Texture compression is widely used in real-time rendering to reduce storage and bandwidth requirements. Recent research in compression algorithms has explored both reduced fixed bit rate and variable bit rate algorithms. The results are evaluated at the individual texture level using Mean Square Error, Peak Signal-to-Noise Ratio, or visual inspection. This project is exploring a different evaluation method for texture compression. Compression artifacts in individual textures are likely visually masked in final rendered images and this masking is not accounted for when evaluation individual textures. This masking comes from both geometric mapping of textures onto models and the effects of combining different textures on the same model such as diffuse, gloss, and bump maps.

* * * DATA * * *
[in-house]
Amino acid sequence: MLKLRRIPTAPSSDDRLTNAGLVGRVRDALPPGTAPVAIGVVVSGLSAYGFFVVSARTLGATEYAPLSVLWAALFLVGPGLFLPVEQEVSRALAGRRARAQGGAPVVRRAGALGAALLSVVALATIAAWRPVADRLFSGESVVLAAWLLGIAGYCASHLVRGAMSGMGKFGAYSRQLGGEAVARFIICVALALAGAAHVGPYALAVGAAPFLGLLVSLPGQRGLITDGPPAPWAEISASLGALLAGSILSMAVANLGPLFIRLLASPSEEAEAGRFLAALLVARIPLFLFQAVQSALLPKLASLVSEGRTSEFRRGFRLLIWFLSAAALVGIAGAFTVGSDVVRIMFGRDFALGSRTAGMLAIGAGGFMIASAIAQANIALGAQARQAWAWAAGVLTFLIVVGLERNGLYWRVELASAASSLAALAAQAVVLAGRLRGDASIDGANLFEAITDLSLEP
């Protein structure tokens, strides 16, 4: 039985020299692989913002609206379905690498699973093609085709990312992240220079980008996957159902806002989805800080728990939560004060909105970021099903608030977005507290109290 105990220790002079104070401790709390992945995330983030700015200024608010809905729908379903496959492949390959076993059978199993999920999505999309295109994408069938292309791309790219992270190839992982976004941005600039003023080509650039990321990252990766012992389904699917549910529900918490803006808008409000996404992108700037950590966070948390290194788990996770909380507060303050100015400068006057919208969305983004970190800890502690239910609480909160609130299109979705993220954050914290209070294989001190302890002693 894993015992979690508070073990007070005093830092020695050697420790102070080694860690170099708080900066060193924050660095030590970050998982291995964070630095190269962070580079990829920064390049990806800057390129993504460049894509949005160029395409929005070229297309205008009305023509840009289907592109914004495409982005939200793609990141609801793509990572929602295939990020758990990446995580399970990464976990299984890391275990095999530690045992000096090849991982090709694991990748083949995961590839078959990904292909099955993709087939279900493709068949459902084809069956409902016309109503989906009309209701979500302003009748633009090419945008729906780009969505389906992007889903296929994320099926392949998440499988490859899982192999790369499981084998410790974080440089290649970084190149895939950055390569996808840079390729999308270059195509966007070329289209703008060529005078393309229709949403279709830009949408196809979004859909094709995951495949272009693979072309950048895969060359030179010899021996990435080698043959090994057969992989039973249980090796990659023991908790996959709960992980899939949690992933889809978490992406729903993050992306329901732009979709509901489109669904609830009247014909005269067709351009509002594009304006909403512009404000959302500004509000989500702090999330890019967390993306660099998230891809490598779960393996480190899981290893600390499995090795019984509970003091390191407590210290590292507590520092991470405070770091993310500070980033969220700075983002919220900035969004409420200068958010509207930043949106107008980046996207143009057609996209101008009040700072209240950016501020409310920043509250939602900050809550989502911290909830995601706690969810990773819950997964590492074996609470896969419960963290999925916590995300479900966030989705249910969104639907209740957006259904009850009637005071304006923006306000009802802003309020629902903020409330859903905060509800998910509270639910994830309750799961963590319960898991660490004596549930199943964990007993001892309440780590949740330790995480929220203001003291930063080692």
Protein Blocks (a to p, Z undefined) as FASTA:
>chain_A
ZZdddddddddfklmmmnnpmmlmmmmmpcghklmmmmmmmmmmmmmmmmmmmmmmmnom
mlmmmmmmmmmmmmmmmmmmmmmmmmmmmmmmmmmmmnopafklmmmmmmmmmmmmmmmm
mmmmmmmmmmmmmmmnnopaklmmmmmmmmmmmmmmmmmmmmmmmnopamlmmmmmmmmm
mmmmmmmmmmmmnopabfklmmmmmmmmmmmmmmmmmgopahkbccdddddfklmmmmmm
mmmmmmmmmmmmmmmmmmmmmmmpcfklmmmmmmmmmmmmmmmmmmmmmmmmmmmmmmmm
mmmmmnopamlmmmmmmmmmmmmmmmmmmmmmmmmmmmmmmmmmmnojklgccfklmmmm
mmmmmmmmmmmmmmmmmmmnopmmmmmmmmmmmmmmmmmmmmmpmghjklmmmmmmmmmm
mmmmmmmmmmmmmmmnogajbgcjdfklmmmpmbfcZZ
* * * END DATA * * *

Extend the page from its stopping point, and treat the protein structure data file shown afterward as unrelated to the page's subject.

This project evaluates final rendered images using rigorous perceptual error metrics. Our method samples the space of viewpoints in a scene, renders the scene from each viewpoint using variations of compressed textures, and the compares each to a ground truth using uncompressed textures from the same viewpoint. Our evaluation approach has shown that masking has a significant effect on final rendered image quality, masking effects and perceptual sensitivity to masking varies by the type of texture, and reduced bit rates are possible while maintaining final rendered image quality.